Diegesis and Augmented Reality

In the FOX program “Fringe”, each location title (the establishing shot that identifies the site of the following action) “embeds” the place name within the physical space of the shot:

Fringe Location Title Baghdad

Fringe Location Title Stoughton

Fringe Location Title Logan

At the same time, Volkswagen is promoting their CC sedan with this commercial:

These examples are preceded by the first time I saw this technique applied (skip ahead to 0:22 for the goods):

David Fincher’s 2002 film “Panic Room”, starring Jodi Foster, opens with ominous music and widescreen shots of the particular cavernous urban spaces Manhattan is known for. The credit text is also embedded within the scene.

This visual effect is made though Motion Tracking, a process now available on many standard video-editing software. Watch this video to see a tutorial on how easy it is to use motion tracking in Adobe After Effects. Motion tracking is a process that analyses the motion recorded in the camera, and then makes markers to allow users to match that motion with additional data.

The curious application in the preceding examples confuses the standard diegetic relationship in narrative visual flow. Diegesis is the fictional time, place, characters, and events which constitute the universe of the narrative. In film and in literature, diegesis usually splits into two categories: diegetic and non-diegetic. Diegetic content is in and of and part of the action as understood by the characters themselves. Non-diegetic content exists outside of that universe. Diegetic text (seen by both audience and characters) can look like this:

Psycho 1960 Bates Motel

Non-diegetic text (seen only by the audience) typically looks like this:

Subtitles Last Year Marienbad

Taxi Driver Title

Diegesis applies to a variety of conditions, notably sound, where soundtracks that set the mood of a scene, or voice-overs of a narrator are non-diegetic, and music played by a character, or dialogue between characters, is diegetic. Sometimes comedy can emerge from a confusion or purposeful misdirection:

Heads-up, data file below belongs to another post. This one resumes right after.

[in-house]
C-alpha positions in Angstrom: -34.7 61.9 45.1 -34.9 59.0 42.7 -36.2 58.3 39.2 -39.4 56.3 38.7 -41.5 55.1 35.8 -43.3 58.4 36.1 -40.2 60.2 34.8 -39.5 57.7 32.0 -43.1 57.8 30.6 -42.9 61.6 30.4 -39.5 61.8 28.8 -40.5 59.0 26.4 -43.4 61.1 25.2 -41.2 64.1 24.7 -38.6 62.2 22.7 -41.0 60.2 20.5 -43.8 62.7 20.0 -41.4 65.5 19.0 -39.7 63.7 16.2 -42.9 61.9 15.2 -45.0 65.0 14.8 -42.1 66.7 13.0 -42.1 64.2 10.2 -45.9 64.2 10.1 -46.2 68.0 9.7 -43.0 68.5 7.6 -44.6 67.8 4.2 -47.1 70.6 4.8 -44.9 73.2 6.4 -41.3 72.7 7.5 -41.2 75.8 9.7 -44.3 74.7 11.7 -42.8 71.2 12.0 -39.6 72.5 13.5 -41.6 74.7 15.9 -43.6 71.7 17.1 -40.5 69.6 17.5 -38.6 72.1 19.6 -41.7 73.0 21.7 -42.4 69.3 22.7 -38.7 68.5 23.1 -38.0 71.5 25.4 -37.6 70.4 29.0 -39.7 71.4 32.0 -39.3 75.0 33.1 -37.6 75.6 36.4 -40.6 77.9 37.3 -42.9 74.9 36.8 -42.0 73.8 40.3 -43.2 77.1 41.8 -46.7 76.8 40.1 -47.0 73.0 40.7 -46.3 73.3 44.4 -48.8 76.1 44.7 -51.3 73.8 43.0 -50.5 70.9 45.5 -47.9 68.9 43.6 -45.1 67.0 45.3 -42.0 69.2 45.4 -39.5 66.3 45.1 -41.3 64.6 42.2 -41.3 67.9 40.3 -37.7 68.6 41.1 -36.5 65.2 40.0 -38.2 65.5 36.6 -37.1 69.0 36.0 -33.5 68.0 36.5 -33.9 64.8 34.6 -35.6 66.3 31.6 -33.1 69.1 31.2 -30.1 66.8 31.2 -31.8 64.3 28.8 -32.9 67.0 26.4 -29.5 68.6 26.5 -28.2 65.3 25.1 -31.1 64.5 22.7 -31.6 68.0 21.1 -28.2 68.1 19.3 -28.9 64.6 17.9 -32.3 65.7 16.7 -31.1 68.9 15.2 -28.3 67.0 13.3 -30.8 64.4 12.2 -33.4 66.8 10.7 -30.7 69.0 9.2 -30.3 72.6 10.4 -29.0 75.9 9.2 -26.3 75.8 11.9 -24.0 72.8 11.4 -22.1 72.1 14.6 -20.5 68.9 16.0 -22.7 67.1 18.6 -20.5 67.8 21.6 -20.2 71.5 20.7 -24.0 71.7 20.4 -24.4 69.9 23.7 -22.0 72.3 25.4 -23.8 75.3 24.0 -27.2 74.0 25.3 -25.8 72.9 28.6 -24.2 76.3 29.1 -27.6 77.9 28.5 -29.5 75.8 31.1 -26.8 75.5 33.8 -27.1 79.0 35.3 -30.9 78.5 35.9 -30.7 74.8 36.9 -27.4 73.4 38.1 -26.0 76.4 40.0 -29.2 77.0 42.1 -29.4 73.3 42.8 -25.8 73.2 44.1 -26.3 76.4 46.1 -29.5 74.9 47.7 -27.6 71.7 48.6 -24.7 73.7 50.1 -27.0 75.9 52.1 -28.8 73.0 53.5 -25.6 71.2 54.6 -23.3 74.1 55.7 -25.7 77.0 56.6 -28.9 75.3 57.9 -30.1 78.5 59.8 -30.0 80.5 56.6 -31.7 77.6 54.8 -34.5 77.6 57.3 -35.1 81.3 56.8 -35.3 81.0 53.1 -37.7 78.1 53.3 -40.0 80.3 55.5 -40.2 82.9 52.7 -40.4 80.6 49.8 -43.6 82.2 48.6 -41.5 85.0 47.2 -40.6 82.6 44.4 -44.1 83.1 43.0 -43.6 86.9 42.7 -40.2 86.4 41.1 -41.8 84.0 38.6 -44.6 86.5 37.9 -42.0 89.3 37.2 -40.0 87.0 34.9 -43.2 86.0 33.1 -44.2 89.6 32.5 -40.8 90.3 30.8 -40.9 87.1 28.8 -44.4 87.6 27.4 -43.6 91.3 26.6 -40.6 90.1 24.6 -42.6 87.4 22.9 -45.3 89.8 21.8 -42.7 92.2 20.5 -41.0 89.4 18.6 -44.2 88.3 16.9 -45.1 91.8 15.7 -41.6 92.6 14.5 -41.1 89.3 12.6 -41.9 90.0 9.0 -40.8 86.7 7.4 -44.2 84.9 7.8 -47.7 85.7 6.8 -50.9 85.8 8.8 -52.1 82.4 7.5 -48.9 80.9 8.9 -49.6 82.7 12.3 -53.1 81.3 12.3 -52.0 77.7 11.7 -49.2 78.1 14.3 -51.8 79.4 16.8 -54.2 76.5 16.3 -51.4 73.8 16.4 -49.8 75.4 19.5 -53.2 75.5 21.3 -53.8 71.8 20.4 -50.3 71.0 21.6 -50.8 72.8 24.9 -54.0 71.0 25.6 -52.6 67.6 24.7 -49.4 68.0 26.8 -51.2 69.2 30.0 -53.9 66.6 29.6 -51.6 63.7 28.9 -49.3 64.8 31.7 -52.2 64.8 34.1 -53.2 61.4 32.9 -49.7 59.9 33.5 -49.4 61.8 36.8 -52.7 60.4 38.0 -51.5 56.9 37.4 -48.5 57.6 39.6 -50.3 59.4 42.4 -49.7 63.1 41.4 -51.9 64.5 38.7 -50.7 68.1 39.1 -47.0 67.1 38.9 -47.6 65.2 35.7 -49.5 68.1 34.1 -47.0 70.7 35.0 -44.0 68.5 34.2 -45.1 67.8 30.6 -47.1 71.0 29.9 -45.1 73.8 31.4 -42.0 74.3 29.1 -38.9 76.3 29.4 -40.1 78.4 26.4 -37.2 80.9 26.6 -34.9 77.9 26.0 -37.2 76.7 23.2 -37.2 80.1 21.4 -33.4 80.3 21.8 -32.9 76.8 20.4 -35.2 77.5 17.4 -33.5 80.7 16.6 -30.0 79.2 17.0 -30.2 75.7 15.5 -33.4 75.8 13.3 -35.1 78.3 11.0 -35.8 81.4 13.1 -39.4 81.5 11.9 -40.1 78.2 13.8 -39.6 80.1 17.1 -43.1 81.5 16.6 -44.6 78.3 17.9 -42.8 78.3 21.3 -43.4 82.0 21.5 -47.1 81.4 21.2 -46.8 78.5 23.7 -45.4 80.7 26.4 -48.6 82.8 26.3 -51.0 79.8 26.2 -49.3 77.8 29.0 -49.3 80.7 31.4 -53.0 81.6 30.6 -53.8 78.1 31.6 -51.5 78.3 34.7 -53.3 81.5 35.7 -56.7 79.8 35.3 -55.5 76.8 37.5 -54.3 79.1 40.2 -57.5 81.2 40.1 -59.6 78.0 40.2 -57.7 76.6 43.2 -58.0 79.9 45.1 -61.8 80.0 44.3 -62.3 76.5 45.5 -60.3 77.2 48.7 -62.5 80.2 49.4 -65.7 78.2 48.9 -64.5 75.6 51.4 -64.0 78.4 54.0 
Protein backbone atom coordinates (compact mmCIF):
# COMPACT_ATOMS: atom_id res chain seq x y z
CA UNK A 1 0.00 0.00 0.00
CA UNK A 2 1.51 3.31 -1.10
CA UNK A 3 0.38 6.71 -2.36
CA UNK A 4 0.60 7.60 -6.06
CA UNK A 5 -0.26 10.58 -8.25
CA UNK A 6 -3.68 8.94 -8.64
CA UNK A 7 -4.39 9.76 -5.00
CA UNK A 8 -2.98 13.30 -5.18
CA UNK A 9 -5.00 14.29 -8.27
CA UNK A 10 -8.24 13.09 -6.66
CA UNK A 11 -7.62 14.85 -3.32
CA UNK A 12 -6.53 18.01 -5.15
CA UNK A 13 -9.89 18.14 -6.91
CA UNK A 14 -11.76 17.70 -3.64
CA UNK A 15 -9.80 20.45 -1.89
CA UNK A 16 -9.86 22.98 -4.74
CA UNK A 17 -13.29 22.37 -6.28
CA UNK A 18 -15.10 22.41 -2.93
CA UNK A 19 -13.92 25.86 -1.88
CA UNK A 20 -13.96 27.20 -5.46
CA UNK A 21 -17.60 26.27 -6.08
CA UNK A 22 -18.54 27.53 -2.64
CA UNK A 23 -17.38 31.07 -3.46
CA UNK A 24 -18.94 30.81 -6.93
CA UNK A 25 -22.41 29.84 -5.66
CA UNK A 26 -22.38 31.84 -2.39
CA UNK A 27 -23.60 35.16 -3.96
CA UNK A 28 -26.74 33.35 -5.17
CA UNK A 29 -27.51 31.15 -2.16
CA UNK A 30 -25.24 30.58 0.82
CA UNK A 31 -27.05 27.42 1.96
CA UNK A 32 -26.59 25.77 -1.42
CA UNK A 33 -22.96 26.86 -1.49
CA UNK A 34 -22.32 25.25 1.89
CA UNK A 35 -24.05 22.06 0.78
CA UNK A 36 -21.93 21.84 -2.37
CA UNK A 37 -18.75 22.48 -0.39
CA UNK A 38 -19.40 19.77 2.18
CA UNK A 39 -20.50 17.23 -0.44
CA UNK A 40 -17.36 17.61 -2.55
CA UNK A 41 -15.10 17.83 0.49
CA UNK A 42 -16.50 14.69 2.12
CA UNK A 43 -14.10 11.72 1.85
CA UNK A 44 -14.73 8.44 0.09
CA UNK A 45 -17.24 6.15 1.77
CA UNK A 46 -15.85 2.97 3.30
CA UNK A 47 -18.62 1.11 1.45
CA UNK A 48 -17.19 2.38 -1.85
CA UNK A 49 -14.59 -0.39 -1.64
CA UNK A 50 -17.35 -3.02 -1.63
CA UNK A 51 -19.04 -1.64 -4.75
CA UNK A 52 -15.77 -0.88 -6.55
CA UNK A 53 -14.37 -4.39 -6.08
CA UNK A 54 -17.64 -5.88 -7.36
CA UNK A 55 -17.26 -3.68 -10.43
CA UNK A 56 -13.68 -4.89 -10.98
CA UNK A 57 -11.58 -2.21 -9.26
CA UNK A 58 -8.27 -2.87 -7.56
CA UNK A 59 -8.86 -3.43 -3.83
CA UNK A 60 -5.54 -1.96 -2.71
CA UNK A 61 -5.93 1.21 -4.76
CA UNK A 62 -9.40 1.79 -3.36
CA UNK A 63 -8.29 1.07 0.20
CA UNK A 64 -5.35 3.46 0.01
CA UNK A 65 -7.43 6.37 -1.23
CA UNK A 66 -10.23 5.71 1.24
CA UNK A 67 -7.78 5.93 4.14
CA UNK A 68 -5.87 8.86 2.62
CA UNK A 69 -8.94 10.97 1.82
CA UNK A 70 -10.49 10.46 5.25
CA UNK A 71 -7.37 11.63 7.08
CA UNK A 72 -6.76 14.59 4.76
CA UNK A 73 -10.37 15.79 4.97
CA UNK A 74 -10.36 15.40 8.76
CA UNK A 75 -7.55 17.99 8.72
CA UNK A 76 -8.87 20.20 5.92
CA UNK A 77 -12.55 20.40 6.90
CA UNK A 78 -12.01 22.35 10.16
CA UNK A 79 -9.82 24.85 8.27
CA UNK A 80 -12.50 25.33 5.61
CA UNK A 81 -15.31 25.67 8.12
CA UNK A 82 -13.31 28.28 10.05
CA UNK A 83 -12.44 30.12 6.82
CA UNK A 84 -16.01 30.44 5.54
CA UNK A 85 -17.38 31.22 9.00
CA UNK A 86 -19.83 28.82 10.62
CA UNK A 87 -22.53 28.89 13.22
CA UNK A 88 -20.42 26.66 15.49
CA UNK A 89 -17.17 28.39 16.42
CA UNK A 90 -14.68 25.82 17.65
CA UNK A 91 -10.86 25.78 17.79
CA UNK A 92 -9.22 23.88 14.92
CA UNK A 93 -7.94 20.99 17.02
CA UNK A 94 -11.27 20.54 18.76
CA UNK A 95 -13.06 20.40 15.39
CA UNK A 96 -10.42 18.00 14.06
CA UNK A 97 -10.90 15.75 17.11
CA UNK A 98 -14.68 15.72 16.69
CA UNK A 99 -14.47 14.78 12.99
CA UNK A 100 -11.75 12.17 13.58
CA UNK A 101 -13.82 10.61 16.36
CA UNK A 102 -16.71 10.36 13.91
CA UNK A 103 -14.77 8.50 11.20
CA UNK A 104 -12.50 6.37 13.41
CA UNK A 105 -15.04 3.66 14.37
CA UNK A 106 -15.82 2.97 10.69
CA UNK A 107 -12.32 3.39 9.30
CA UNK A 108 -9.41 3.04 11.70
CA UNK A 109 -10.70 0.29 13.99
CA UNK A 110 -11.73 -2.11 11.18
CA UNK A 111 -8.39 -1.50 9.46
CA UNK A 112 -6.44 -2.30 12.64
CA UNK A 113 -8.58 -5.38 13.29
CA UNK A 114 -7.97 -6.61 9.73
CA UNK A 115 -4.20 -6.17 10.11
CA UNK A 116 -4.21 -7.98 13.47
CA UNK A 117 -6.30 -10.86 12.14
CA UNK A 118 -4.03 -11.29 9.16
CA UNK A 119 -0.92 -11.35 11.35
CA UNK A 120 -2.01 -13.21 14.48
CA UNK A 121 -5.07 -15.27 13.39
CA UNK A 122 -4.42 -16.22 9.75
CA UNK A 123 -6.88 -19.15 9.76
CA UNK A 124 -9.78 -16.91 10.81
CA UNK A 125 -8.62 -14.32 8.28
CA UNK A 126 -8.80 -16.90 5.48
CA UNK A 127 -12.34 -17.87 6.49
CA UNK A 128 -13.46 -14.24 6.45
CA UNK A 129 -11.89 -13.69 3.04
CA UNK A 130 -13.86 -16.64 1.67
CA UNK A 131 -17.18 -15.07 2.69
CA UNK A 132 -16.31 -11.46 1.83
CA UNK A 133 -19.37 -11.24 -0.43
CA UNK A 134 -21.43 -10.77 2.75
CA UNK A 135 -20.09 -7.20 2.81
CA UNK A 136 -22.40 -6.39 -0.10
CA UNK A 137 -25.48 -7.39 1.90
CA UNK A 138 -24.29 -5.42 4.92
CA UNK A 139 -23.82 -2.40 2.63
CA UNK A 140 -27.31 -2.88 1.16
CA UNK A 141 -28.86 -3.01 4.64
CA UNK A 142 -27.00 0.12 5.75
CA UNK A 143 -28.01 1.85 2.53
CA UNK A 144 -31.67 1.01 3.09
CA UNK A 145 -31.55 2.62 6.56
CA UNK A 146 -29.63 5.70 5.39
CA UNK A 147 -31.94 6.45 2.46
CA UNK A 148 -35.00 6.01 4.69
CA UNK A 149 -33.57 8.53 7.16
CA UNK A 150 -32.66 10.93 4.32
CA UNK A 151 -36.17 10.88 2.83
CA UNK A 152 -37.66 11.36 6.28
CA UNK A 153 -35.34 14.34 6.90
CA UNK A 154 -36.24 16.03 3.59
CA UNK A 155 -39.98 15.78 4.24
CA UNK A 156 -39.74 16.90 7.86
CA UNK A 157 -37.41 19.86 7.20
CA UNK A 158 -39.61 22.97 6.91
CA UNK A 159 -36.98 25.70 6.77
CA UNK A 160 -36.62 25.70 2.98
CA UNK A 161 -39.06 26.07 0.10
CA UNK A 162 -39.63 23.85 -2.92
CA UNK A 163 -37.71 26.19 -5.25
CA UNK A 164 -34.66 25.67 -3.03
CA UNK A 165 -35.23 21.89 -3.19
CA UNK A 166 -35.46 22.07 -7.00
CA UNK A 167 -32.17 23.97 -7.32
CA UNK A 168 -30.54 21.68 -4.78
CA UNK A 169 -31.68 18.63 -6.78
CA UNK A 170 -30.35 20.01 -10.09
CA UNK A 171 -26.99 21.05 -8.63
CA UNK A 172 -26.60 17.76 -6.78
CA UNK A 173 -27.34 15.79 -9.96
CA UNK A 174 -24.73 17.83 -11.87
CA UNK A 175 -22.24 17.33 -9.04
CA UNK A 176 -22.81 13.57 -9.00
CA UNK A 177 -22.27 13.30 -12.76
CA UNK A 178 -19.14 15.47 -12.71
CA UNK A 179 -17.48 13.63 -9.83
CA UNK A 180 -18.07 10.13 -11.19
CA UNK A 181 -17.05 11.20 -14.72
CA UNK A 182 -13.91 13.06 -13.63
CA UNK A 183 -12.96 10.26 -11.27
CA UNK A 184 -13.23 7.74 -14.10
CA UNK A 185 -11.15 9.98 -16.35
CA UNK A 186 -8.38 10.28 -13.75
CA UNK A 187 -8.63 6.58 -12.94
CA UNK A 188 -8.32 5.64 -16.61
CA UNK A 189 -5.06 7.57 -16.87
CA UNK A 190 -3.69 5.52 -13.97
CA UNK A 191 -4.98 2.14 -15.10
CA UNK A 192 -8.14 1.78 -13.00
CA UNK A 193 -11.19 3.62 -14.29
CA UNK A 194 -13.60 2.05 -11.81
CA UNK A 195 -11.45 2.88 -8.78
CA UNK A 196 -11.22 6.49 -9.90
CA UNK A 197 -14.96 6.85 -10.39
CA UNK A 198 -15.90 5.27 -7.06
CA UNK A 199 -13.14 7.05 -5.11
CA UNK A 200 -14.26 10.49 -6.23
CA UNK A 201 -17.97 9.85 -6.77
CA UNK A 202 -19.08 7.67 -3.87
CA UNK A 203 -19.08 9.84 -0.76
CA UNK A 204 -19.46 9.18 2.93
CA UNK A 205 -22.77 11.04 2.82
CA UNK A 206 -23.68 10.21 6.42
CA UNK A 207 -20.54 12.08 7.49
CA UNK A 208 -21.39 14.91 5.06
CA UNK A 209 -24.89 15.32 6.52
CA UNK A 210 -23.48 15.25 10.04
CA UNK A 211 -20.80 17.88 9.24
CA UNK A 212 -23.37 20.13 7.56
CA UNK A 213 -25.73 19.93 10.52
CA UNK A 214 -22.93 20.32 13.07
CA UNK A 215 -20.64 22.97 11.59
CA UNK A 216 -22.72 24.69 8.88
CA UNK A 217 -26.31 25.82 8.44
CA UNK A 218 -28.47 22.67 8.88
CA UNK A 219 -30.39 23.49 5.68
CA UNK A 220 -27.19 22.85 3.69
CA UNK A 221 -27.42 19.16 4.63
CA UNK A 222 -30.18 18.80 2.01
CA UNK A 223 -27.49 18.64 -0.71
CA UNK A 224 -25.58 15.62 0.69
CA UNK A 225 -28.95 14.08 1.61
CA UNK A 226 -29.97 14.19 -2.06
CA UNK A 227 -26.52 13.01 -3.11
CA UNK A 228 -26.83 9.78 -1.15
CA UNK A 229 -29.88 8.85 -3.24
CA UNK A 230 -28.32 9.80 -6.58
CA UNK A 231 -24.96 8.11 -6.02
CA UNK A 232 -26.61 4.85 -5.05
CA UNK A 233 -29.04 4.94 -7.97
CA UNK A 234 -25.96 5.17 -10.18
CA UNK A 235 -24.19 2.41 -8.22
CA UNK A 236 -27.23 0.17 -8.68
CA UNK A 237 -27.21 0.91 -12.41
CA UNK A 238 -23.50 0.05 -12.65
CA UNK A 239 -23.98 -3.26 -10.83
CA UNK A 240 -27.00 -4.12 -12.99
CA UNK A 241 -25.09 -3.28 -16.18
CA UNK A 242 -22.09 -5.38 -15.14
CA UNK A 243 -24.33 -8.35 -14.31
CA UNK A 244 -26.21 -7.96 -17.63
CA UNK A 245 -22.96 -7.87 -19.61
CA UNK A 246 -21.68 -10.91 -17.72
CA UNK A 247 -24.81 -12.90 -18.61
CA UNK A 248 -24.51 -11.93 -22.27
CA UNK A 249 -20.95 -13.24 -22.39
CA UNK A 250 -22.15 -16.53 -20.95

This longtime relationship between the diegetic and the non-diegetic now enters a new phase, where images like the Fringe location titles and the Panic Room opening are non-diegetic in nature (people on the streets of Manhattan are not looking up at Jodie Foster’s name), but diegetic in execution. Motion tracking automates the projective methods required to simulate the spatial alignments of a digital object inserted into a real scene.

The application of text to seem physical in a scene seems to be a limited stylistic interest, but the emergence of augmented reality has pushed this diegetic question into new realms. Augmented reality has received substantial attention recently as pocket technologies like the iPhone have promised realtime overlay of information onto live imagery. But before we were promised new states of reality, other forms of media have experienced augmentation.

Watching the NFL for the past decade, viewers at home have had more intel than players or coaches on the field. On the field, the lines of scrimmage and 10-yard first downs are labeled with sideline, upright flags. On TV, a virtual, bright yellow line clearly marks the first down threshold:

1st and Ten System 01

This line appears mapped onto the field, sticking to the appropriate yard line no matter the camera movement. Motion tracking keeps the relationship stable in real time. Here is a description of how it works. Sportsvision, the inventors of the 1st & Ten System, has a wide range of augmented reality applications in a variety of sports. The non-diegetic line can appear diegetic as players dive for the line for a first down. For other applications of augmented reality, see BMW’s new maintenance paradigm, Georgia Tech’s new game, Popular Science’s landmark cover art, and the original military application that developed the technology, the Battlefield Augmented Reality System (BARS).

This is an interesting application of digital projection technique, as the computer calculating the overlay needs to establish realtime vanishing points, camera angles, and optical precision. In a way, it is the fulfillment of a promise made by the earliest of perspective demonstrations. In the early 15th century, Filippo Brunelleschi “proved” his method of drawing realistic perspective using a mirror and his painting of the baptistry of Florence:

Brunelleschi Perspective

The painting’s vanishing point was drilled out, allowing the visitor to peer through the point from behind the panel. The viewer stands in front of the real Baptistry with a mirror in between the scene and the panel. Moving the mirror was to demonstrate the perspective’s fidelity through the virtual overlay, through the lack of change between image and the real. Brunelleschi used silver leaf in the sky of the panel, to reflect the sky in a luminous manner, rather than paint static clouds. The demonstration, with the precise alignment of painting and real, with algorithmically derived projector lines to simulate perceptual geometry, is a great leap in the history of virtuality. The addition of the real clouds mirrored in the specular finish, to blend aspects of the real with the virtual simulation, belongs to the ancestry of what would become augmented reality.


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